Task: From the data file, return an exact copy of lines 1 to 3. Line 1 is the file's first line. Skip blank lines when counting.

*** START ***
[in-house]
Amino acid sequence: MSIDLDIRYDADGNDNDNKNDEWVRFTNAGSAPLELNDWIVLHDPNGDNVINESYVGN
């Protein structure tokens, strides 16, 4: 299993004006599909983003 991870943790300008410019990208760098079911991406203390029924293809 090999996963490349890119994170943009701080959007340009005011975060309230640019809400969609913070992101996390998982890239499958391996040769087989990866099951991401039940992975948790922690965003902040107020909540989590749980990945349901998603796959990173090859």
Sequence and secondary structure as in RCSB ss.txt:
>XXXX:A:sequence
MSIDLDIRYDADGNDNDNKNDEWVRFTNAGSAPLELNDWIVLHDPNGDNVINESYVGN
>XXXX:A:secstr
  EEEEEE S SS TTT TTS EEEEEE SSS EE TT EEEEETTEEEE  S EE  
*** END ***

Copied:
[in-house]
Amino acid sequence: MSIDLDIRYDADGNDNDNKNDEWVRFTNAGSAPLELNDWIVLHDPNGDNVINESYVGN
């Protein structure tokens, strides 16, 4: 299993004006599909983003 991870943790300008410019990208760098079911991406203390029924293809 090999996963490349890119994170943009701080959007340009005011975060309230640019809400969609913070992101996390998982890239499958391996040769087989990866099951991401039940992975948790922690965003902040107020909540989590749980990945349901998603796959990173090859």